In the end these schemes were indicative of something called the broken window fallacy. Here we see the income paid to these people, but what is unseen is that we are paying people to waste their own time – sacrificing time they could have used to gain something of value (to build skills or do something they enjoy) to produce nothing, and sacrificing the other things this income could have been spent on (eg new roads).
This is often noted as a critique of Keynesian economics – but that is a little unfair on Keynes. The situation he described where you would employ people to do nothing was very temporary and related to a messy breakdown in the spontaneous order we discussed above. He would not have supported the idea of long lasting jobs of no value – instead he expected that we would all be working shorter hours and enjoying more leisure time.
Now this is not to say that active labour market policies (which include government mandated work) don’t have some role – but the evidence on such schemes is mixed and the key messages are that they must be designed carefully and that even then their effectiveness is uncertain in a changing world. Furthermore, insofar as such schemes subsidise the employment of those who are out of work they may – in turn – reduce wages for those who are employed in similar roles.
8. Incentives matter – why individual liberty is important
For all the empathy we may feel for those who see their job roles become less valuable due to technological change and open markets, let us not treat these people like children.
If this happens to my role – which is imaginable – I would hardly want to be treated like a victim. Instead I would demand an opportunity to try to show I can do something and do it well. If all we do is talk about income support and how sorry we feel all we are doing is demeaning people in our society.
Furthermore, the fact is that technological change and globalisation are helping many people, including the very worst off in the world. The final outcome of such change is where we should want the world to move – not where we should be hiding from.
As a result, although we should help each other with any such transition – we also have to take some responsibility for the choices we make in our own lives about how to insure ourselves against such change. Job insurance, saving, investing in skills – these are all pro-active steps we can take to make sure that we benefit from these changes.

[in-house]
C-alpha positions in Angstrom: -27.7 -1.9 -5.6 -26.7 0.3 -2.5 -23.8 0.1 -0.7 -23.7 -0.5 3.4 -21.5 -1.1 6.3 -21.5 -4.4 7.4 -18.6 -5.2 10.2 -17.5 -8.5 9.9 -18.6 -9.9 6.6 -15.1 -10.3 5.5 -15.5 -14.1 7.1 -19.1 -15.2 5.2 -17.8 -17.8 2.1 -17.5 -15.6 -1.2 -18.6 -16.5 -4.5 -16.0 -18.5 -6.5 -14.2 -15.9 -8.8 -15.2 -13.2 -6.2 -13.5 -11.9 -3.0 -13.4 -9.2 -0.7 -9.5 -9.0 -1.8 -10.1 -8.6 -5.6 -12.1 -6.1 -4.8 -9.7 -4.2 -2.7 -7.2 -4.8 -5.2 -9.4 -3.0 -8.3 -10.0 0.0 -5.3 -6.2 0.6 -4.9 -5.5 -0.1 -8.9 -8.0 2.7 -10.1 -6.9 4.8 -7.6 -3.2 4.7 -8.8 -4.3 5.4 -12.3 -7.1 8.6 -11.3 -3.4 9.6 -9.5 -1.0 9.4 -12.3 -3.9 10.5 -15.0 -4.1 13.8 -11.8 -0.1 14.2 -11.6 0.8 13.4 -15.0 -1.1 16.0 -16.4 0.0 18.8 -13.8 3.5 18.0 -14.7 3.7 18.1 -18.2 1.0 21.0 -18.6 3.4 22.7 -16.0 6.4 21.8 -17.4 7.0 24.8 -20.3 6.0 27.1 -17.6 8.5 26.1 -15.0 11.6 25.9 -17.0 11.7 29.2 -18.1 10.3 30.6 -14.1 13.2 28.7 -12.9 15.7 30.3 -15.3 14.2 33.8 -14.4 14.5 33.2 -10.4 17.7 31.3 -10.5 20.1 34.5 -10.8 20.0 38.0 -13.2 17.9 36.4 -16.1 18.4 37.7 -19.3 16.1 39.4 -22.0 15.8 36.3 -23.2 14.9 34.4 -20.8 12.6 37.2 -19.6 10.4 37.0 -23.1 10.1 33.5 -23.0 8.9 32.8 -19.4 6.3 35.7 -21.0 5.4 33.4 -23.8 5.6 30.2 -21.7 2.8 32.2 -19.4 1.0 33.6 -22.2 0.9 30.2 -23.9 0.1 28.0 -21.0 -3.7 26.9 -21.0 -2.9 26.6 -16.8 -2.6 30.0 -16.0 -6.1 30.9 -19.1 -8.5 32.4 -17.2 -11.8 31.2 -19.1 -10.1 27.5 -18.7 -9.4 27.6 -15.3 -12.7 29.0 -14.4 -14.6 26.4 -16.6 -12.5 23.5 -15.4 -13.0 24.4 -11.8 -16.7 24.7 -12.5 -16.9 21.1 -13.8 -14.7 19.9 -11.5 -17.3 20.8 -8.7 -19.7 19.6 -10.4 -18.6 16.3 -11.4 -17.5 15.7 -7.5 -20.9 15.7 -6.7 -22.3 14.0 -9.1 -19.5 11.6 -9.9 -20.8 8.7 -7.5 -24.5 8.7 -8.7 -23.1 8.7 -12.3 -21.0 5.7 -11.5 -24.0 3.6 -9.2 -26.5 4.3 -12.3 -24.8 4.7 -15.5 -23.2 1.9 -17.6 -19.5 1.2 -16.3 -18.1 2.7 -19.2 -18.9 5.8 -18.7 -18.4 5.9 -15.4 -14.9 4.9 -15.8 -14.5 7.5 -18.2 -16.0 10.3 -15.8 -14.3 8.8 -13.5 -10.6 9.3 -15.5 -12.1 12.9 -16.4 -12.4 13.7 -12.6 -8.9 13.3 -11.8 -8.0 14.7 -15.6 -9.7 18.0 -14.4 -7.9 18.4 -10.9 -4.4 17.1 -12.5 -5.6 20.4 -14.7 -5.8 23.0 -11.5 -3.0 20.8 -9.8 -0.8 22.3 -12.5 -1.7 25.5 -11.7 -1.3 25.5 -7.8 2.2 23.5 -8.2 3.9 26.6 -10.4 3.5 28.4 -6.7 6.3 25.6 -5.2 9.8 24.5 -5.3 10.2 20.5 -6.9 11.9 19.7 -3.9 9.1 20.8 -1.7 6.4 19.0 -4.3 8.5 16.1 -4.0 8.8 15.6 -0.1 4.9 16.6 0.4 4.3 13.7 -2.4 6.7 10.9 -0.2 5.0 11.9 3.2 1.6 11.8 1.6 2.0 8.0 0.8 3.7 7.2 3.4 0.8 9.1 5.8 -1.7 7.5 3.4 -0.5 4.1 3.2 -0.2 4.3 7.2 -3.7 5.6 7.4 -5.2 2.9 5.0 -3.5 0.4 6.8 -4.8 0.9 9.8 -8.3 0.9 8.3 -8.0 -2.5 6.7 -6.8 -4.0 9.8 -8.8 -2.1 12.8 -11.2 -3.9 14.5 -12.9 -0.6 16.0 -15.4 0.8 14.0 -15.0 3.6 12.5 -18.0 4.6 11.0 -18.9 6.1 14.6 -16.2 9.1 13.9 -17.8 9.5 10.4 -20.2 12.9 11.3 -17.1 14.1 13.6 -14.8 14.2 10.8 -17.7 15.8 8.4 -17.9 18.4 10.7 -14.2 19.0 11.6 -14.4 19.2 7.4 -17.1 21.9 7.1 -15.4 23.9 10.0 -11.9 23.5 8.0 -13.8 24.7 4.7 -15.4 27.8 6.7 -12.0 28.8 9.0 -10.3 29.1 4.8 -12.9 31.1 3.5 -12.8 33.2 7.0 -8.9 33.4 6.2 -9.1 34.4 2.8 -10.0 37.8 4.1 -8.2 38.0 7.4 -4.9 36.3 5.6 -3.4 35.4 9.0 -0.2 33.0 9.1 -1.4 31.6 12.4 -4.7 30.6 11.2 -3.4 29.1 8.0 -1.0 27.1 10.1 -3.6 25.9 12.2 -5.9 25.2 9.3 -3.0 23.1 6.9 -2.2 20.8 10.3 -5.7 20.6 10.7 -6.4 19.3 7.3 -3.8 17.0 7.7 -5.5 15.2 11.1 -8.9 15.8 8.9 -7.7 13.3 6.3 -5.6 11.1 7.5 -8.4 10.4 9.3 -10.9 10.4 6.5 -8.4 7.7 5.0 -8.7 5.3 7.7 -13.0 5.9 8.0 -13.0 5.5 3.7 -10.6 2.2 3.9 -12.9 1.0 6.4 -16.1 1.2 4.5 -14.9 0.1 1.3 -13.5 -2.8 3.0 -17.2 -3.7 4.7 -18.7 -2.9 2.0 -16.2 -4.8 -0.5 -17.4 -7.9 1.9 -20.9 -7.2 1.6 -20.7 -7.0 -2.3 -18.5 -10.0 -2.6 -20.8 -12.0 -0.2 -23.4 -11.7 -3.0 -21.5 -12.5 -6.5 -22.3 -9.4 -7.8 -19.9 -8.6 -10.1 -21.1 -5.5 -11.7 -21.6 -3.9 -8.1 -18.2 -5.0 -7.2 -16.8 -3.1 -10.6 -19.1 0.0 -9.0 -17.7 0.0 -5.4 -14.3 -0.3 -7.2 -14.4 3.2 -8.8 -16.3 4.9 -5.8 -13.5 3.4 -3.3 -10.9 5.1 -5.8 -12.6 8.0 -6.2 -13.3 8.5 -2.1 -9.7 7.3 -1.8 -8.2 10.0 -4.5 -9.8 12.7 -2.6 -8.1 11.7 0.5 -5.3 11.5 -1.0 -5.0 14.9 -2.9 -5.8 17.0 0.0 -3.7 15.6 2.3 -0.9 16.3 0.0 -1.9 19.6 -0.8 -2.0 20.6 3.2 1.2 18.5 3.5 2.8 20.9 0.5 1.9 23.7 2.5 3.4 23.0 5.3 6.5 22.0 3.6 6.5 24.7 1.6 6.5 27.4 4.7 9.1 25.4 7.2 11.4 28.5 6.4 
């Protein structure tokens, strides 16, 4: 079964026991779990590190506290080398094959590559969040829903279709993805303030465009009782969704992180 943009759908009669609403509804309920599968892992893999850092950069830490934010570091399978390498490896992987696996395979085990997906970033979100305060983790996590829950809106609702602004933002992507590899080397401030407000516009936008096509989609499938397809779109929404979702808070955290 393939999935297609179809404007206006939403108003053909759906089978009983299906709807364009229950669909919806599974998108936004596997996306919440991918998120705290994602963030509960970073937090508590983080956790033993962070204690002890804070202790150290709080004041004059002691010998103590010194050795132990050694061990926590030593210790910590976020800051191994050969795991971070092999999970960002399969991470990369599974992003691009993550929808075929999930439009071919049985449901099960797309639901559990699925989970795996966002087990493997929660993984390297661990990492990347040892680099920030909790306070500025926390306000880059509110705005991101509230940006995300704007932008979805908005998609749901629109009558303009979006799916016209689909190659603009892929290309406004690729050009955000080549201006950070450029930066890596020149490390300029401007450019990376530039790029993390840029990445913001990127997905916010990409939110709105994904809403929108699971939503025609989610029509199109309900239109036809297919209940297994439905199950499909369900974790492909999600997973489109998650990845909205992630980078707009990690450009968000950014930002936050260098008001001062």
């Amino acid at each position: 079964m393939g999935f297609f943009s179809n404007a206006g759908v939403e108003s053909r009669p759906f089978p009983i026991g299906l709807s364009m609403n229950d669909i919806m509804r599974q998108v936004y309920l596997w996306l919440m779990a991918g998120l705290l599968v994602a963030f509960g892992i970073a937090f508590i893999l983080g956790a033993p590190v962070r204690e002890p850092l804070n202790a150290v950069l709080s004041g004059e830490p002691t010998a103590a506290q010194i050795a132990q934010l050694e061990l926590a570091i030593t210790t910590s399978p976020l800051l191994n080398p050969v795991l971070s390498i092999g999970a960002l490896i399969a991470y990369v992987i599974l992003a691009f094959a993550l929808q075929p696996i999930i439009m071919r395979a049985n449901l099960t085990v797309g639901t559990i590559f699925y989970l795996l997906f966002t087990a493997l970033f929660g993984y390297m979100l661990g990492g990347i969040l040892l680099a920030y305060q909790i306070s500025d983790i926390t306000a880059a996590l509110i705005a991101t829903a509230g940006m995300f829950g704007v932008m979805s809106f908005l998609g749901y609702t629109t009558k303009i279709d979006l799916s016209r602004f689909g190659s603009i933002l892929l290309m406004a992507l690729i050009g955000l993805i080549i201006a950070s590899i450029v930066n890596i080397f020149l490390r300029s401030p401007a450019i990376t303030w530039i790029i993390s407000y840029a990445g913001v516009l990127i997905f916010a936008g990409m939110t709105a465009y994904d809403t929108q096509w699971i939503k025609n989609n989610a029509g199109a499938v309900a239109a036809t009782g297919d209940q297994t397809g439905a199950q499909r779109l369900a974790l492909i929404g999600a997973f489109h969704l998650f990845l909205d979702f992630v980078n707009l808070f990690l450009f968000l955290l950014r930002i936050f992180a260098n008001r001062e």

From what I can tell, many people believe that it is unjust that they have to face these risks when they don’t believe that the post war generation had to. And this is a view I can understand – although we need to ask whether it is true, or whether governments simply pretend they can do more to protect us than they really can.
However, if we do view matters that way, then having government support those willing to make the transition – subsidising education, offering a safety net that incentivising developing skills and engagement to the labour market, pooling insurance – are all ideas that can be justified. But we do already implement all these policies; the question is instead whether we do enough.
But none of this suggests taking away the incentive for individuals to change as the world changes.
9. Prices represent scarcity
So what is the main way people get an idea of what training to do and what occupation they should move towards. Wages.
No matter how much people enjoy complaining that it is unfair a certain person is paid more than them, it is generally the case that relative wage rates represent how scarce that type of employee is.
If, after the Global Financial Crisis, 100,000 New Zealanders went out and worked on a post-graduate economics education then the flood of new economics graduates would reduce my wage – or since many of them would simply be better economists, I would likely be forced to move into a different industry.
Now you may point out that undertaking such an economics education is expensive and difficult – and when people have to look after families, and have different interests, this is unlikely. And I would agree – this is the crux of the issue.
If people have different interests, then we need a higher wage to incentivise people training to do the job. If people have a family and so are unable to find the time to train, then we have to ask whether the opportunity society has provided people is seen as fair.
If the outside option people have from a certain job is very bad (eg either work for me or starve to death) there is a power imbalance – those people are being taken advantage of. The low wage still shows that there isn’t much scarcity, but the low level of scarcity is due to a group of workers not having much choice. By introducing policies that redress this (eg paying the benefit while training, increasing the weekly payment on the benefit) we deal with this – but in order to justify that we need to have the conversation about what we think is fair.
10. As long as scarcity exists, economic principles matter
If we lived in a society where we were plugged into VR machines that filled our every desire, while machines kept us fed and alive, we’d be in some form of the Matrix – but we would also be in a post-scarcity society.
However, such as society doesn’t exist – and even in a situation where all our material needs and every conceivable material want is available due to technological change, without subtracting from natural capital, our social and other psychic needs and desires will remain unsatiated.
As long as there is some scarcity, the economic principles regarding the availability of jobs, comparative advantage, and the role of government in providing opportunity will remain pertinent.
What has occurred with the global economy and technology is a positive sum game – not a zero-sum game. There is no need to reverse progress to help those who may have lost out – but keeping these principles in mind we enjoy the gains from progress while helping to give a hand up to those who feel left behind.